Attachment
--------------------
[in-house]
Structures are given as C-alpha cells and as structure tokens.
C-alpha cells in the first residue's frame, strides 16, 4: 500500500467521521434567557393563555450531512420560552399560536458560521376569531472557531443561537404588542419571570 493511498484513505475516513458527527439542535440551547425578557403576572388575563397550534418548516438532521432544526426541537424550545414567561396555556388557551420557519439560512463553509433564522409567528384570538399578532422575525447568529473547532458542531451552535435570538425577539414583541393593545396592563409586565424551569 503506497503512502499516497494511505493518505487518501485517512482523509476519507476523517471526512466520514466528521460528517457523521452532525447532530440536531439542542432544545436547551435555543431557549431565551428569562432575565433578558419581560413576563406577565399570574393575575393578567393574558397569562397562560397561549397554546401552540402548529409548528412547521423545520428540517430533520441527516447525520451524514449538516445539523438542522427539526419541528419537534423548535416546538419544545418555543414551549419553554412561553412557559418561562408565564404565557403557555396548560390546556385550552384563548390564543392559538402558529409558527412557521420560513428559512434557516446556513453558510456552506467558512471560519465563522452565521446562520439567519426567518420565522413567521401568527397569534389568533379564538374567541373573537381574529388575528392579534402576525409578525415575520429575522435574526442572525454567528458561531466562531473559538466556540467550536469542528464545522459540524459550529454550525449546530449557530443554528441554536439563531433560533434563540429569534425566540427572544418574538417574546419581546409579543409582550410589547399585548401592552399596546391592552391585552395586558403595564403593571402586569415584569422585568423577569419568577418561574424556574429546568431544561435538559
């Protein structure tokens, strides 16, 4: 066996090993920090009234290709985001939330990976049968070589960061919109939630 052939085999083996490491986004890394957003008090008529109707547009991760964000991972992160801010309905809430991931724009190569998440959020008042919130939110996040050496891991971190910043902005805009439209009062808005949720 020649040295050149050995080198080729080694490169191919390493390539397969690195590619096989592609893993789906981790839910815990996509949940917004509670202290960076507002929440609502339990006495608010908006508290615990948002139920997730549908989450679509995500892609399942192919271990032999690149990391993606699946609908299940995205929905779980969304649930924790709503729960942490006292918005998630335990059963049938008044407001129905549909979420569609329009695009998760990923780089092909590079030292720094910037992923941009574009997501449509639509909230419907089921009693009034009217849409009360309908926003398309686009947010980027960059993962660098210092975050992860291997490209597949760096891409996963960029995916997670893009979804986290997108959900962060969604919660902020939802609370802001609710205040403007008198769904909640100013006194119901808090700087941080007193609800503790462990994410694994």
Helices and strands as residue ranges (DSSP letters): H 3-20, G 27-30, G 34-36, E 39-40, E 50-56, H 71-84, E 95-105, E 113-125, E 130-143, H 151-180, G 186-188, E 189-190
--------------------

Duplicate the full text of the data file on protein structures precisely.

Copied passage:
[in-house]
Structures are given as C-alpha cells and as structure tokens.
C-alpha cells in the first residue's frame, strides 16, 4: 500500500467521521434567557393563555450531512420560552399560536458560521376569531472557531443561537404588542419571570 493511498484513505475516513458527527439542535440551547425578557403576572388575563397550534418548516438532521432544526426541537424550545414567561396555556388557551420557519439560512463553509433564522409567528384570538399578532422575525447568529473547532458542531451552535435570538425577539414583541393593545396592563409586565424551569 503506497503512502499516497494511505493518505487518501485517512482523509476519507476523517471526512466520514466528521460528517457523521452532525447532530440536531439542542432544545436547551435555543431557549431565551428569562432575565433578558419581560413576563406577565399570574393575575393578567393574558397569562397562560397561549397554546401552540402548529409548528412547521423545520428540517430533520441527516447525520451524514449538516445539523438542522427539526419541528419537534423548535416546538419544545418555543414551549419553554412561553412557559418561562408565564404565557403557555396548560390546556385550552384563548390564543392559538402558529409558527412557521420560513428559512434557516446556513453558510456552506467558512471560519465563522452565521446562520439567519426567518420565522413567521401568527397569534389568533379564538374567541373573537381574529388575528392579534402576525409578525415575520429575522435574526442572525454567528458561531466562531473559538466556540467550536469542528464545522459540524459550529454550525449546530449557530443554528441554536439563531433560533434563540429569534425566540427572544418574538417574546419581546409579543409582550410589547399585548401592552399596546391592552391585552395586558403595564403593571402586569415584569422585568423577569419568577418561574424556574429546568431544561435538559
């Protein structure tokens, strides 16, 4: 066996090993920090009234290709985001939330990976049968070589960061919109939630 052939085999083996490491986004890394957003008090008529109707547009991760964000991972992160801010309905809430991931724009190569998440959020008042919130939110996040050496891991971190910043902005805009439209009062808005949720 020649040295050149050995080198080729080694490169191919390493390539397969690195590619096989592609893993789906981790839910815990996509949940917004509670202290960076507002929440609502339990006495608010908006508290615990948002139920997730549908989450679509995500892609399942192919271990032999690149990391993606699946609908299940995205929905779980969304649930924790709503729960942490006292918005998630335990059963049938008044407001129905549909979420569609329009695009998760990923780089092909590079030292720094910037992923941009574009997501449509639509909230419907089921009693009034009217849409009360309908926003398309686009947010980027960059993962660098210092975050992860291997490209597949760096891409996963960029995916997670893009979804986290997108959900962060969604919660902020939802609370802001609710205040403007008198769904909640100013006194119901808090700087941080007193609800503790462990994410694994």
Helices and strands as residue ranges (DSSP letters): H 3-20, G 27-30, G 34-36, E 39-40, E 50-56, H 71-84, E 95-105, E 113-125, E 130-143, H 151-180, G 186-188, E 189-190